In this age of social media, SMS messaging, AR/VR, and other cool ways to engage audiences, many claim that email marketing is rapidly becoming a thing of the past.
After all, email can be rather a slow way to communicate.
But as a marketing tool? Here are a few stats that should convince you that email is not just alive and well, but thriving:
- In the U.S., 85% of adults engage in email sending or reading
- 78% of teenagers use email. And the same study shows that in the 14-24 age range, over 50% buy things online via click-throughs from emails.
- Rate of deliverability of emails is about 98%. This means they are successfully delivered, not necessarily opened. But consider how many followers you may miss with a social media posting.
- The bad news is this: 53% of consumers state they get irrelevant emails and trash them or report them as spam. Obviously, a marketer’s work lies in this area.
- Email marketing ROI is definitely positive. All studies show that it performs better than social media and direct advertising. And a study by Email Monday states that for every $1 spent on email campaigns, companies can expect $38 in return.
It appears that email marketing can be highly effective. But only if it is done right.
How do you know if you’re doing it right? You use analytics to give you the data you need to move forward with what is working and change what is not.
First, decide on the goal for each email campaign you launch
You can’t measure anything unless you do it against what you are trying to achieve. Each campaign must have a goal – are you trying to convert leads into a customer?
Are you trying to grow your subscription base? Are you trying to get a click through to a special offer? Are you trying to get shares? Depending on your goal, you will know which metrics to actually track.
Here are the optional metrics you can track. You may not use them all with each campaign.
1. Open Rate
Sometimes marketers put too much importance on open rates. Lots of recipients may open your emails but never do anything beyond that. And your goal is never that they just open them.
You want them to do something, or there is no point in the email. The one thing open rate will tell you is the percentage of recipients who are still actively engaged with your brand.
And if your open rate is on the decline, then you know you need to do some other things to bring new subscribers on board and to improve your content, so that recipients do what you ask.
2. Click-Through Rate
If, in your email, you have asked the recipient to click on one or more links or to share the piece via a click, then you want to track that activity and get a percentage. For example, if you sent out 1,000 emails and got 50 click-throughs, then your rate is 5%.Click-through rates can be used as comparisons over time. They are also often used for A/B testing, to see which type of content or CTA’s gets a higher rate.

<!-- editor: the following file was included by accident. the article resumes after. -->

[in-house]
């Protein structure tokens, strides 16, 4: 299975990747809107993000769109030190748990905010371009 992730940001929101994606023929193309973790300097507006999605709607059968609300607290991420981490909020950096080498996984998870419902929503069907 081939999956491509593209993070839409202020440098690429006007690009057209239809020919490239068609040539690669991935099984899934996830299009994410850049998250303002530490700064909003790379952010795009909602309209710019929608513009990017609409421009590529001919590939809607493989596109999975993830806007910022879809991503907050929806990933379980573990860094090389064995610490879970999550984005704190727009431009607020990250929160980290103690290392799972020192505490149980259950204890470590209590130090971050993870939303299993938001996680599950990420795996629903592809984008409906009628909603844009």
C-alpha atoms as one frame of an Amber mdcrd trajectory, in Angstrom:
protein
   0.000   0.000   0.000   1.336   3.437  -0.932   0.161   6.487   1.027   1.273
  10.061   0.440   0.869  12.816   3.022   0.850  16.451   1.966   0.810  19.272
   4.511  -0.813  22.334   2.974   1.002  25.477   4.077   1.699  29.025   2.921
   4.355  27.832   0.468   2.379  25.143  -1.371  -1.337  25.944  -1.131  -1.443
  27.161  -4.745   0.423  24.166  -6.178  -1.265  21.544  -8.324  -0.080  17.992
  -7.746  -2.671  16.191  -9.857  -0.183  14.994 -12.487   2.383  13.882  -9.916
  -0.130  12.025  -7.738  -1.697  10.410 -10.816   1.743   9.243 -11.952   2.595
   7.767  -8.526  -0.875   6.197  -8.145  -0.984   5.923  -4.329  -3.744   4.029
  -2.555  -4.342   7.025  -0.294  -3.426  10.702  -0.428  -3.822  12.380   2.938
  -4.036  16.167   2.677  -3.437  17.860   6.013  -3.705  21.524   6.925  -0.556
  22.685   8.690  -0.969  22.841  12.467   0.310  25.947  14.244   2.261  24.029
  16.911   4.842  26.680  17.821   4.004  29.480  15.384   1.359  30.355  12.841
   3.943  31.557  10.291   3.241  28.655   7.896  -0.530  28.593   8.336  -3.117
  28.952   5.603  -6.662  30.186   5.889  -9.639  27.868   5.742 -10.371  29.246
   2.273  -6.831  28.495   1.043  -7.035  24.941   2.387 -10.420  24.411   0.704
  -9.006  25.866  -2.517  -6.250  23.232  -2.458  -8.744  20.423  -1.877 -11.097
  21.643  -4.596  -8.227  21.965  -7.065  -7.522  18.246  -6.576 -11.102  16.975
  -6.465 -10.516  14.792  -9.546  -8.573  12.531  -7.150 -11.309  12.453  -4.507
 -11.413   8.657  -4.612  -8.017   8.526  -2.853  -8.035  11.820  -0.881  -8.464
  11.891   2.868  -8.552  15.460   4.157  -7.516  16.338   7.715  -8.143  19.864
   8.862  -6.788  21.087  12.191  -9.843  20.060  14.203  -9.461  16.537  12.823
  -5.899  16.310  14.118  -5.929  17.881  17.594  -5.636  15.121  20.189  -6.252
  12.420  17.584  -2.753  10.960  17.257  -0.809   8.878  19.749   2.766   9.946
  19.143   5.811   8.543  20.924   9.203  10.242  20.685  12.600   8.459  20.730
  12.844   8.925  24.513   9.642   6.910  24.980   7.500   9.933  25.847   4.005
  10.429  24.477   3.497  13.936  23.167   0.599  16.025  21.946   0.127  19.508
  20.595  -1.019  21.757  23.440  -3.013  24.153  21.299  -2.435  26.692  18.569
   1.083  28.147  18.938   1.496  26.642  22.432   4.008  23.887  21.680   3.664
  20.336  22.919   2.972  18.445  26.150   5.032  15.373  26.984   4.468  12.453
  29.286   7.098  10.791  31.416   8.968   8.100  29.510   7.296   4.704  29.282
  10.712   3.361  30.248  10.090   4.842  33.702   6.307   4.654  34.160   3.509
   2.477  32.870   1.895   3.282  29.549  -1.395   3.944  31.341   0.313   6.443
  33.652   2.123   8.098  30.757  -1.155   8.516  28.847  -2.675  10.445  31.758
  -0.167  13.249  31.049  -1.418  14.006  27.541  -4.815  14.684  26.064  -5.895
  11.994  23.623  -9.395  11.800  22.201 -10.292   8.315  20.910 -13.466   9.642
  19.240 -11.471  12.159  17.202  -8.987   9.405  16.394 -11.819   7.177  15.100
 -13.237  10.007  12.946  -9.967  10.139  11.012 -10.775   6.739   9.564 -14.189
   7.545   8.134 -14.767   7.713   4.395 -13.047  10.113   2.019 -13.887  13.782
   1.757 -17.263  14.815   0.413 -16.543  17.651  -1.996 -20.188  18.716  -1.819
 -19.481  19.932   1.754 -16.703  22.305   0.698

3. Conversion Rate
This relates directly to the goal for your campaign. It measures not only click-throughs but the percentage who then actually completed the action you wanted them to take.
For example, if you offered a download, how many clicked through to that download and then actually downloaded the piece. If you offered a coupon code for a special discount, how many actually used the code and purchased the item?
Obviously, this metric is critical, because it is a key performance indicator (KPI) of you meeting your goal for the campaign.
4. Bounce Rate
We’ve all experience those “mailer daemon” or “undeliverable” messages. There are two reasons for this, and they are called “soft” or “hard” bounces.
Soft bounces occur when an inbox is full or when there is some other temporary condition that prevents delivery. In these instances, another attempt will be made to deliver the email when the event resolves.
Hard bounces are the result of an email address being permanently closed, or because the recipient has permanently blocked you.
You need to remove the hard bounces as quickly as possible. If you do not, the service provider may come to “see” you as a spammer and begin to send your emails to spam folders as opposed to inboxes.
5. Growth Rate of Your List
This is a figure you want to calculate if that is the goal of a specific campaign. And you are also seeking new subscribes other places as well, so this metric will be from a combination of sources.
The point is you do need to track it, so that you can ensure the list is continually growing. According to HubSpot, there is a 22.5% annual attrition rate of email lists, so there is lots of work to do if you are not replacing that plus adding more.
A word here too about purging your list. Assuming you are using a good email service provider, your analytics will show you who has not been opening your emails over a long period of time (let’s say 6 months). This means they are simply deleting out of lack of interest or have reported you as spam.